In these times when readers are responding to our books “more than ever,” when our authors—including Cornel West, Anita Hill, Robin DiAngelo, Charlene Carruthers, Howard Bryant, and Christopher Emdin—are appearing in the media, their ideas going viral on social media, their voices being heard on so many platforms, we thought it might be good to take a break to focus on some of the staff who work hard to find, shape, edit, produce, and promote those works. Our blog series “Beacon Behind the Books” introduces to you a member of our staff and gives you a behind-the-scenes look, department by department, at what goes on at our office. And not only our staff, but our interns, too!
This month, we introduce you to our digital and social media intern, Sarah Khalil!
What drew you to publishing, Sarah? How did you find your way to Beacon?
I’ve always had a passing interest in publishing going as far back as my last couple years of high school when I joined (and then became the editor in chief of) my high school newspaper. And then when I was in college, I became a staff writer at our college paper in my first year and worked my way up to copyeditor in my last couple of years while working part time as an assistant at a boutique publishing house.
That was that for a while—after I graduated, I took a break to get some work experience before applying to law school—but plans changed (I have had an absolutely insane year moving my family and myself across the world from Beirut, Lebanon) and I decided instead to get my MA in Publishing and Writing at Emerson College. Emerson is where I first heard about Beacon; I started making my way through its catalog, and when my graduate program chair circulated an email about Beacon hiring interns, I leapt at the opportunity.
What is one book on our list that has influenced your thinking on a particular issue?
Reading We Wear the Mask, a collection of essays on passing edited by Brando Skyhorse and Lisa Page, was a revelatory experience for me. I grew up in a mixed household and to this day harbor varied and conflicting understandings about my race and ethnicity. Ethnically, I am Indo-Caribbean on my mother’s side (from Trinidad and Tobago), and Middle Eastern on my father’s (from Lebanon), and I myself am a kind of pale olive and clearly not white—from an American perspective, at least. When I was growing up in Brooklyn, I identified most strongly as a Muslim Arab American, and it was clearly that, because I wore a hijab and spent a lot of time around other Muslims.
When I moved to Lebanon, things became complicated. I became “white”—almost entirely neutral. I say “almost,” because there is no true lack of self-awareness in Lebanon like there is for a cis white person in the US, because religion as an identifier carries its own baggage and can frequently be discerned through one's surname, but there is still plain old racism within Lebanese society as well. I also stopped wearing the hijab. However, because my Arabic was not up to par with that of a born-and-bred Lebanese, I sent a lot of mixed signals to most people; no one really knew quite what to make of me. But I was never quite “foreign” enough to “pass” in expat circles (and rightfully so; I was not an expat). Even more than that, my mother and siblings have darker skin and different enough features and subpar-enough Arabic that they did not pass as Arabs, so we all had very different experiences despite being a family, which was really quite uncomfortable a lot of the time.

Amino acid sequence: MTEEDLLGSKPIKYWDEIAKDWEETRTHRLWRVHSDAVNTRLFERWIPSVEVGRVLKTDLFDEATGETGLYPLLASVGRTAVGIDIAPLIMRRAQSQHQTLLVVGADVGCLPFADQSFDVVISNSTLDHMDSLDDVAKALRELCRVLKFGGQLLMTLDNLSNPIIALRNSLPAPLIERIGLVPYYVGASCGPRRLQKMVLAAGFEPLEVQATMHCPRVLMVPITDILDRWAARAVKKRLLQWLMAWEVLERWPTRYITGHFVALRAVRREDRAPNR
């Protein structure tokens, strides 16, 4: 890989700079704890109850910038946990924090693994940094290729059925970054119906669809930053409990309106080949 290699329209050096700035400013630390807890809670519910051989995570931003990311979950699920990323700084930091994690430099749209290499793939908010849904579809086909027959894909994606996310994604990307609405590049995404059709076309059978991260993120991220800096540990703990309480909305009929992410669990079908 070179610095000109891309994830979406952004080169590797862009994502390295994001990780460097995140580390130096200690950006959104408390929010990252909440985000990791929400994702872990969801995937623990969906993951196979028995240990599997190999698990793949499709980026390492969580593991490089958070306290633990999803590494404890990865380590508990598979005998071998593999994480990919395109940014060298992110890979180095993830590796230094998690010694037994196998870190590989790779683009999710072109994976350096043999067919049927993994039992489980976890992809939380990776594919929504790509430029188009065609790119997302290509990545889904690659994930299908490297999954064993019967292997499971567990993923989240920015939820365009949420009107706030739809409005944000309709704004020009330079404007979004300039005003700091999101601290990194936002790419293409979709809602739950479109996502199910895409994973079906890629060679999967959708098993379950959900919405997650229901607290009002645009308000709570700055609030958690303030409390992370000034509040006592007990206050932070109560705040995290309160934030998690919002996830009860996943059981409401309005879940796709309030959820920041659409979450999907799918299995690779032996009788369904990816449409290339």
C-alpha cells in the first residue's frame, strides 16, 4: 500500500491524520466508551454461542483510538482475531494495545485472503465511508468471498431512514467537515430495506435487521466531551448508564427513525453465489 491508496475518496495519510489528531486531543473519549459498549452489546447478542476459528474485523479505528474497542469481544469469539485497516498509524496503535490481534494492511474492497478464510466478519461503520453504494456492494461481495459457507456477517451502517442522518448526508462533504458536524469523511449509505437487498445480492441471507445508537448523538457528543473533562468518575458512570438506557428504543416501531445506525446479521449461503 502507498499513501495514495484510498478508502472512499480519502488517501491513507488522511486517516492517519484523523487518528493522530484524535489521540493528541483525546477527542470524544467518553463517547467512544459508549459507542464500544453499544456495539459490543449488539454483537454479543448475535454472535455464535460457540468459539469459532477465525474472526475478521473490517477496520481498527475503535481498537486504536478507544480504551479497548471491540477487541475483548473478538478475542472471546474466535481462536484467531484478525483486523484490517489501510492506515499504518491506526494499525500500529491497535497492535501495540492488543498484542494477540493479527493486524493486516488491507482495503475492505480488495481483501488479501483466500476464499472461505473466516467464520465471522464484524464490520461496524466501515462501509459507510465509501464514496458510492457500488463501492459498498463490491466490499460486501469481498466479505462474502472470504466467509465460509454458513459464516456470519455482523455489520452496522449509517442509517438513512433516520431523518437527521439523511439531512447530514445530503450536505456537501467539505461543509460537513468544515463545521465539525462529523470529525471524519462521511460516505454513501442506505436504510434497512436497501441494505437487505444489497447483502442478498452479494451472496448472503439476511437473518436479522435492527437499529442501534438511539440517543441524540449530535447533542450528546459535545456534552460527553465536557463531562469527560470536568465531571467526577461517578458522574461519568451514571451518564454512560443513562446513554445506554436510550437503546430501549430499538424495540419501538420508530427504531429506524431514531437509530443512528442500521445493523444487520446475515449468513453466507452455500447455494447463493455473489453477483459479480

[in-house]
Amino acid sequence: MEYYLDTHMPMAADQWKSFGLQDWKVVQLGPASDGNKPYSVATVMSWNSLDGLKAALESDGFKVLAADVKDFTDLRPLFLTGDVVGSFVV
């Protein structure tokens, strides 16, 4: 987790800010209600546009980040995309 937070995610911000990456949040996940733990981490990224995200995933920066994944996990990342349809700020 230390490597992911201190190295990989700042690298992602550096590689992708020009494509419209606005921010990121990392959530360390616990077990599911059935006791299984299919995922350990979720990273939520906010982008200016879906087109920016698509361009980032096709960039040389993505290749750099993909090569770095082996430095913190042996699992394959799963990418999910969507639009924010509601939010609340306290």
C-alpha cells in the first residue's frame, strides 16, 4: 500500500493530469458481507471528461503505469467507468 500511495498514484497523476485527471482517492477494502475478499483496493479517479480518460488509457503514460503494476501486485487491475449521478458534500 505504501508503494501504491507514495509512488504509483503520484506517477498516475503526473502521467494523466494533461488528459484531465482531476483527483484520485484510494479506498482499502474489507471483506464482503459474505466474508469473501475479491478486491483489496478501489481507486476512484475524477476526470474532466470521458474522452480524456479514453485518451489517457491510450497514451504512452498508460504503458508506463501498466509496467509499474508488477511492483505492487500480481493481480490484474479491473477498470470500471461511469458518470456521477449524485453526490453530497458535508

Now that I’m back in the US, I’m in a weird space where I am seeing myself as a Muslim and a person of color, but because I am not obviously either of those things, I pass for something that is Not That (something more American than the weird amorphous way I feel inside) until my lived experience clashes with that of my peers, over and over, regardless of whether I’m among Americans or Arabs. So I’m in this continuous process of realizing that I am “other.” This is all to say that We Wear the Mask gave me a lot of answers there, even though I have even more questions now (and really, the situation is even more complex than what I’ve talked about here, but I’ve really gone off). But I really felt seen while reading it.
How much of what you learned in school have you found vital to your work?
Surprisingly very little I could actually put my finger on, but such is the way with English degrees. It’s all about being an excellent communicator and thinking critically. Which I guess are definitely skills I honed during undergrad.
What’s your advice to someone interested in interning in the publishing field?
Even if you have your heart set on only one area of publishing, you should still be flexible with what internships you’re willing to take. Everything in the industry is interconnected, and you’ll learn a lot, no matter what type of internship you’re doing.
Which department would you like to work in at a publishing house? And why?
If you’d asked me a few months ago, I would have said editorial, hands-down, but now that I’ve been warming up to the industry within the last year, I think I wouldn’t mind working in sales. Editorial is still my first choice, though, because I love the back-and-forth with authors when editing a text; one of my hobbies is beta-reading for friends, and I’ve also recently learned how to professionally copyedit and I really enjoy that, too.
Best vacation destination?
In terms of places I’ve been already, probably Istanbul. In terms of where I’d love to go, Tokyo, hands down.
What are you reading right now?
Hobbies outside of work?
Other than reading and beta-reading (my two greatest loves): baking, traveling, writing bad poetry that I never intend to publish, and going on walks when the weather’s good (maybe that’s a hobby everyone has, but the point is that I am opposed to running). Also, I’m nurturing a burgeoning photography hobby and will be starting ice skating lessons in the summer.